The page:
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The Scenting Abilities of Search-and-Rescue Dogs

Neuroscientists are researching how dogs can use their olfactory abilities to navigate terrain and find missing persons.


PBS News Hour looked at work being done by neuroscientist Lucia Jacobs at the University of California Berkeley. Dr. Jacobs is working with search-and-rescue teams to discover how exactly dogs can use their sense of smell to follow scent trails. The research lab looked at rodents as well and she is part of a nationwide group of scientists in a project known as Cracking the Code (COC). Other being studied, in addition to dogs, are cockroaches, slugs, hermit crabs and human beings.

COC began as an initiative sponsored by the National Science Foundation and the White House to decipher olfaction, which previously has actually been one of the most difficult senses for scientists to understand in terms of its relation to the brain. When a person or animal smells something, the scent is "encoded" somehow and understood by the brain as, for example, citrus or lavender, but how that happens is still a mystery.

With the search-and-rescue dogs, microphones are placed near their noses to measure the rate of sniffing and a GPS and Go Pro camera is attached to each dog as well. One of the behaviors they've observed with dogs that are trailing is circling, which happens when a scent they are following starts to dissipate, a behavior they have found as well in homing pigeons.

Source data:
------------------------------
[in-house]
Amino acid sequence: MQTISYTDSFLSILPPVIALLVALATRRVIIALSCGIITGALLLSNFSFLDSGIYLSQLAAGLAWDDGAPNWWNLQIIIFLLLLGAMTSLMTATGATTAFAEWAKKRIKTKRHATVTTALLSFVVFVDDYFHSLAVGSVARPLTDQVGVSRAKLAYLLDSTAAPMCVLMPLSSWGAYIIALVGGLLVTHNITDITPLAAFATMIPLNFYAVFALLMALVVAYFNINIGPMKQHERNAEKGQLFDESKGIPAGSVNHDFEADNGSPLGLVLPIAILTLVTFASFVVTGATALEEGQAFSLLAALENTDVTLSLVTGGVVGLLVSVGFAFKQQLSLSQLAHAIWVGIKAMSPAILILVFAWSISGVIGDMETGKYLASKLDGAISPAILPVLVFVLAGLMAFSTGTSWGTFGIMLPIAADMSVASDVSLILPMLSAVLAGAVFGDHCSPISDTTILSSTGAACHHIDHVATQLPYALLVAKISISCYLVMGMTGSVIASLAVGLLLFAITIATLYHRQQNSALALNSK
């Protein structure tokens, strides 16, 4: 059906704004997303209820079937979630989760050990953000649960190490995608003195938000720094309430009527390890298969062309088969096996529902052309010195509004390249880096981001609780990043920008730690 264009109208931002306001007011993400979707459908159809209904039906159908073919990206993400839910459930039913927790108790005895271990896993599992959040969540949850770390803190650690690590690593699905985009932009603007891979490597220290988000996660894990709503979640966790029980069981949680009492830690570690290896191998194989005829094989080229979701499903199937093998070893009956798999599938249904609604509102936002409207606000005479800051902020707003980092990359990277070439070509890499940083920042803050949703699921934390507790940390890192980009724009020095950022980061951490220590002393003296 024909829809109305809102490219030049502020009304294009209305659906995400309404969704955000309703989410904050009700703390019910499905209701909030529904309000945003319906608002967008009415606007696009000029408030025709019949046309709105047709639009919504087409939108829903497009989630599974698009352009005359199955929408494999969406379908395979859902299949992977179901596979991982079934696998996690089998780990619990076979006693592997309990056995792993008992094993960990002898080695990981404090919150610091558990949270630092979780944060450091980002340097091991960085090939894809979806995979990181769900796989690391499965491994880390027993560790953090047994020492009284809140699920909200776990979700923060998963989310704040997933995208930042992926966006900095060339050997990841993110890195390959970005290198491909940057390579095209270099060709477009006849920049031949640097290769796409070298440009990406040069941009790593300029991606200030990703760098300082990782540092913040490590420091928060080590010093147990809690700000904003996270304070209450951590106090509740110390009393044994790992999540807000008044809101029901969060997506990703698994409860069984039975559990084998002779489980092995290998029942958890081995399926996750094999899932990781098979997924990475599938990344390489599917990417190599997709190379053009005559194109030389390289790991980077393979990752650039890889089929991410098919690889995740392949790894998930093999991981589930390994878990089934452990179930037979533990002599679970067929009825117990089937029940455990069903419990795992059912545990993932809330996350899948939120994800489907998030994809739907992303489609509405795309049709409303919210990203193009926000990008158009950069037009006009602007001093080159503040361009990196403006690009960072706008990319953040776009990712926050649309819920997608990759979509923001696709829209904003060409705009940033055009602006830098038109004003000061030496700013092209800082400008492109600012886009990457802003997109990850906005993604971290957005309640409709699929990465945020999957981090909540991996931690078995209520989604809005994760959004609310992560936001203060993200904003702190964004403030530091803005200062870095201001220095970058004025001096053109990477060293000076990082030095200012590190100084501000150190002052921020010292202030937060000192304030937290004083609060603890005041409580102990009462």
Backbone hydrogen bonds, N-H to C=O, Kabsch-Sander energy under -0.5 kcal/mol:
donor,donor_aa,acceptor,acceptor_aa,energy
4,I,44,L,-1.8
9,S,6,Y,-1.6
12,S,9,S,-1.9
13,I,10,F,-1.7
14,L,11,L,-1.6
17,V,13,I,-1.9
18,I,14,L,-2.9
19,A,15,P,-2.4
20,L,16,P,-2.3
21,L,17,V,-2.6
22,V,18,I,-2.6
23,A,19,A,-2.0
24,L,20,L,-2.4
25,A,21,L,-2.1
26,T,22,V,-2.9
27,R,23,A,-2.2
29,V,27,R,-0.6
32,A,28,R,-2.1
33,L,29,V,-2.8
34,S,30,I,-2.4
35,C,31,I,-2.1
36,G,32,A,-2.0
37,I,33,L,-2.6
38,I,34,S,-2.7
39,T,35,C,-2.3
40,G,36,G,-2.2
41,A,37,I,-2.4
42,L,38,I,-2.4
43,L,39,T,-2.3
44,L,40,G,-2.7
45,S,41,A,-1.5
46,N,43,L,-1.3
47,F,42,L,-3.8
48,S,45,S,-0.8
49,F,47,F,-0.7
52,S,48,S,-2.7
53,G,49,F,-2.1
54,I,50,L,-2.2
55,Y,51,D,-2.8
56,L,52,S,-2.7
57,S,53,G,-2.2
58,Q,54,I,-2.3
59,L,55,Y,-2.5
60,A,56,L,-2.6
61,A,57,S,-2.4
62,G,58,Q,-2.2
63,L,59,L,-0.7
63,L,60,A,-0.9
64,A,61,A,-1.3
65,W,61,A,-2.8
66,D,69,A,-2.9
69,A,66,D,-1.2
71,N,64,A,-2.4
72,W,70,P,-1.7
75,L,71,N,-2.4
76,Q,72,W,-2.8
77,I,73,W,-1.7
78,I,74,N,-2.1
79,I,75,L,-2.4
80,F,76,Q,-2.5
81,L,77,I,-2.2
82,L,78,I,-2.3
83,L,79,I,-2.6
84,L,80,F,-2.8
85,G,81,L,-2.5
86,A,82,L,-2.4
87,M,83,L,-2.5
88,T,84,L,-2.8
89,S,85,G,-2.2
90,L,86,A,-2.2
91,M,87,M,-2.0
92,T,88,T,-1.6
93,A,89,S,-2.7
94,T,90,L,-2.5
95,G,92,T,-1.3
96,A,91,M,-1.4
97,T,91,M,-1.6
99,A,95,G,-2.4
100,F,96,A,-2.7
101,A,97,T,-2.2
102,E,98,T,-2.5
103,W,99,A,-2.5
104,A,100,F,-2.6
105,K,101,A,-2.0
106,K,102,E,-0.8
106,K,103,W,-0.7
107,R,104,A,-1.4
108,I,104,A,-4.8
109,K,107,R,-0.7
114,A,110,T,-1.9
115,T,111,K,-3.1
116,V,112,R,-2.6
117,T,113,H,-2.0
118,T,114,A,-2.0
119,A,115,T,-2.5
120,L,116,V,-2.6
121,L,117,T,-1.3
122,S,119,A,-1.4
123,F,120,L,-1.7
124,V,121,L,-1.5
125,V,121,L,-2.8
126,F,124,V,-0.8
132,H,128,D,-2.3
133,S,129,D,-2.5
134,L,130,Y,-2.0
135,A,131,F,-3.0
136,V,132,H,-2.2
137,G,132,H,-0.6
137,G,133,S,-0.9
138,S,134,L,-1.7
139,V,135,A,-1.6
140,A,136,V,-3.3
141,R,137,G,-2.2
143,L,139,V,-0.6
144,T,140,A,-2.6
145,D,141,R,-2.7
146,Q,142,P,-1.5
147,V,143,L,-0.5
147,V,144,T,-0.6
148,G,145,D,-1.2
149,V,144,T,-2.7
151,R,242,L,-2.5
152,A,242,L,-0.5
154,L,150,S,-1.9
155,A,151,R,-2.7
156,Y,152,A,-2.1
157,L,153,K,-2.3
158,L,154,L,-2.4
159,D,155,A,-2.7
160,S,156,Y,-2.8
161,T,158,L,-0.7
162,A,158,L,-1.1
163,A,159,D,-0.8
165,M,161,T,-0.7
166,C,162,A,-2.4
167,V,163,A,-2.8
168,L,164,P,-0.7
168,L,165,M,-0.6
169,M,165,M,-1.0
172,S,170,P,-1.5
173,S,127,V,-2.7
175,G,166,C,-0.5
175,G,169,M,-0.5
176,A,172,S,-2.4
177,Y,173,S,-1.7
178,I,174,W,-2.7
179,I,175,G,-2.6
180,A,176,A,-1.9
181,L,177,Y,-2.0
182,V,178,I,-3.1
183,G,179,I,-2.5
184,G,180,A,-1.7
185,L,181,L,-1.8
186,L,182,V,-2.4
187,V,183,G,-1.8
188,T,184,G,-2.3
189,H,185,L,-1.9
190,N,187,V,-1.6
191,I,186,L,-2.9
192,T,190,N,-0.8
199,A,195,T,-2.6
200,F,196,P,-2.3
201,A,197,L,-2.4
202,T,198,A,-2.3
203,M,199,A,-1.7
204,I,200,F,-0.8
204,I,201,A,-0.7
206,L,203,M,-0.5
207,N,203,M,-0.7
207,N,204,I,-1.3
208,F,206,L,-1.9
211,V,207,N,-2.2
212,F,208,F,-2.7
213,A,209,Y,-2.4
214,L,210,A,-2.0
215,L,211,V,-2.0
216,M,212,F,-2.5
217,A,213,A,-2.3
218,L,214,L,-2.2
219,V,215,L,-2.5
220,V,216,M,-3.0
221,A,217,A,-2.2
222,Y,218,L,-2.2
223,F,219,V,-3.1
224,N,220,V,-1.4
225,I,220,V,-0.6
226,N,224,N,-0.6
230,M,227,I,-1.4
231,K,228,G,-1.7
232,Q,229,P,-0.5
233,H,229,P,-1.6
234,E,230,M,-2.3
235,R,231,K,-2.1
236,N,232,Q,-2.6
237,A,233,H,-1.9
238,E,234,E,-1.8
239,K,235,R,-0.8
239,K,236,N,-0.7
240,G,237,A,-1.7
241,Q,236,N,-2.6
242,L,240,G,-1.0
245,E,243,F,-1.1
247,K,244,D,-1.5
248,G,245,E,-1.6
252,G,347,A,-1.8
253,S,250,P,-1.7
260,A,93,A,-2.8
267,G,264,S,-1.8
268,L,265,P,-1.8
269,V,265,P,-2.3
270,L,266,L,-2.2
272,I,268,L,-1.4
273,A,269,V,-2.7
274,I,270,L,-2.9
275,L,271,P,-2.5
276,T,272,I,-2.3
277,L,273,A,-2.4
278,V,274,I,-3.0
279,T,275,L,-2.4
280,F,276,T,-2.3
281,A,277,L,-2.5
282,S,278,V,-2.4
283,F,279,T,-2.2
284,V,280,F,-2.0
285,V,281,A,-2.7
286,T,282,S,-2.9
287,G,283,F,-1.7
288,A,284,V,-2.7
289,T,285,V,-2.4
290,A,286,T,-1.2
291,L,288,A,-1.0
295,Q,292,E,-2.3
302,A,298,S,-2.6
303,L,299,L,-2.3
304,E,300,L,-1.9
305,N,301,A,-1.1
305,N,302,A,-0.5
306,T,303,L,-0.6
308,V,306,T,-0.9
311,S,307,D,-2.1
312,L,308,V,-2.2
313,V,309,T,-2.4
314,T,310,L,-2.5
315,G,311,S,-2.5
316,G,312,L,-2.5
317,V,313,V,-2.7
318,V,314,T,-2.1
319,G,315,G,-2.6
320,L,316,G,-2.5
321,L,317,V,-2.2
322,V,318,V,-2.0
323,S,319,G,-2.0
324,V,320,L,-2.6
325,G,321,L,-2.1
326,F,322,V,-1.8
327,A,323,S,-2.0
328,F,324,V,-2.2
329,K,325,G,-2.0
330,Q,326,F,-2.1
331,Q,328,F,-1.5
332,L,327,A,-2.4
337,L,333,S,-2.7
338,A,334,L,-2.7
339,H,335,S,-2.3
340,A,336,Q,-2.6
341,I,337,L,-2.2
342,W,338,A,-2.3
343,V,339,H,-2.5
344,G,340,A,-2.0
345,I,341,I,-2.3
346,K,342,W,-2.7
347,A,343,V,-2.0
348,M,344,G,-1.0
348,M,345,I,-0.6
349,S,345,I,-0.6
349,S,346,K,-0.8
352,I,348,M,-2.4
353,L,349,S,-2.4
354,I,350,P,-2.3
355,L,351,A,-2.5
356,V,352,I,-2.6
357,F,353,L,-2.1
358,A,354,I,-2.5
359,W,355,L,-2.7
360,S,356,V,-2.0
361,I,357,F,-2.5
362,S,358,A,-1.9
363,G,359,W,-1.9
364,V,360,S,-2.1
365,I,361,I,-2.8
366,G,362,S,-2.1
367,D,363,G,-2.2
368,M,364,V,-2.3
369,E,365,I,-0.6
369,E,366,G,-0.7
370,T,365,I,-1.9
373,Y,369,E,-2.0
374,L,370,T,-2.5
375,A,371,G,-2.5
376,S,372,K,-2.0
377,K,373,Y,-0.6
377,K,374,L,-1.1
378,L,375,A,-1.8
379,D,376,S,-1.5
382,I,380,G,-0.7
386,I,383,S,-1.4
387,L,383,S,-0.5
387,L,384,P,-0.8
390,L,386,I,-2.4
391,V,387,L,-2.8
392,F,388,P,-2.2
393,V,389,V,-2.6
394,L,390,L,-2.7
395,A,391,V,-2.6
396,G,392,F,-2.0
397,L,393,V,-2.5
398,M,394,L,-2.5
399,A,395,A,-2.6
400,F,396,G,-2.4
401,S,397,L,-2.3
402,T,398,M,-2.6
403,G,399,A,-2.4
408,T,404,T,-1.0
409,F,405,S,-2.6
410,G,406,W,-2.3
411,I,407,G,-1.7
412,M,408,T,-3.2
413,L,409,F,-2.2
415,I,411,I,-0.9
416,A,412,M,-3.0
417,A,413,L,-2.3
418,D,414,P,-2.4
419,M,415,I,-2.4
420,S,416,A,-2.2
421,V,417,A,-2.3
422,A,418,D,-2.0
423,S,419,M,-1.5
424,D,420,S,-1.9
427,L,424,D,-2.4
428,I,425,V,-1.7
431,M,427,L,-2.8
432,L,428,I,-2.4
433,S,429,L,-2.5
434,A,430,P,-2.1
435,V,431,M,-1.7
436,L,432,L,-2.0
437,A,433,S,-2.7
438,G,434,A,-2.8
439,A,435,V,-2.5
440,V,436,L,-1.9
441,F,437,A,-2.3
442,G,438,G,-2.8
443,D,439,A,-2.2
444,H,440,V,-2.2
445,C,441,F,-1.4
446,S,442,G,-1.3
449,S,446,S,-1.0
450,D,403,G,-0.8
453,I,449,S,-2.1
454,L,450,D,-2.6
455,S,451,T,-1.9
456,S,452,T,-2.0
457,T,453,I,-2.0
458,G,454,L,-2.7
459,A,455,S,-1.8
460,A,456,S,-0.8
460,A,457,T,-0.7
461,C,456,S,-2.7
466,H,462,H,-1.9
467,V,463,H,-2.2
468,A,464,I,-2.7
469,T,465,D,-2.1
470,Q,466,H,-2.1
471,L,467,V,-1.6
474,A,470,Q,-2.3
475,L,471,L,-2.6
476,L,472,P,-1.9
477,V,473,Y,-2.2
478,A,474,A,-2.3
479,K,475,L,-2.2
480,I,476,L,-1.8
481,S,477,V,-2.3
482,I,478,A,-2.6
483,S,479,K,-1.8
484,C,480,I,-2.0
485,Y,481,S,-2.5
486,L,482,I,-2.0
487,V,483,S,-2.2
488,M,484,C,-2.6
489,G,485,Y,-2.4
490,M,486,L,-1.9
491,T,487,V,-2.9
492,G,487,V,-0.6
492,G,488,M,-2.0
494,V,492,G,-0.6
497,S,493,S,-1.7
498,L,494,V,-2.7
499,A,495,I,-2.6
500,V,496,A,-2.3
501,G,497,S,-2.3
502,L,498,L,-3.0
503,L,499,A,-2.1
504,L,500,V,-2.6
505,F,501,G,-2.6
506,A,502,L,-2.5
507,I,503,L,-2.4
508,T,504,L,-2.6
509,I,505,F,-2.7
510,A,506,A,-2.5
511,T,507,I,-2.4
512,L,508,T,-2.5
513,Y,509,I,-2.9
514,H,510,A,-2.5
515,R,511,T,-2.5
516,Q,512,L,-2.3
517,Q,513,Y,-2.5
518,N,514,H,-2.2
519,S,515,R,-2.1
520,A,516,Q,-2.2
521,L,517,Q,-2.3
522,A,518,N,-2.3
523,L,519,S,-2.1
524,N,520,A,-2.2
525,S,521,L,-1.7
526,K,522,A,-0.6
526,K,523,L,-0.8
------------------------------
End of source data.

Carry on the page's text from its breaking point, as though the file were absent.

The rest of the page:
One of the interesting things the research group has found is that dogs may actually use scent much like dinosaurs. X-rays of dinosaur skulls reveal that they have a similar structure in terms of their olfactory bulb, which is an area that captures scents as they pass into the nose and move it to the brain. The scientists believe that the olfactory bulb in dogs may very well be the same size ratio to the overall skull as in dinosaurs. And both dinosaurs and dogs developed the ability to follow scents over long areas of territory, which would be a very useful trait for a predator hunting for food.

The full article contains many more fascinating descriptions of the work and findings of the COC. Since scent is such a primary sense for our dogs, understanding more about how it works and how it can be used to harness their attention and provide enrichment is an important facet of good training and overall care of our dogs.

Source: http://www.pbs.org/newshour/updates/inside-nose-rescue-dog/

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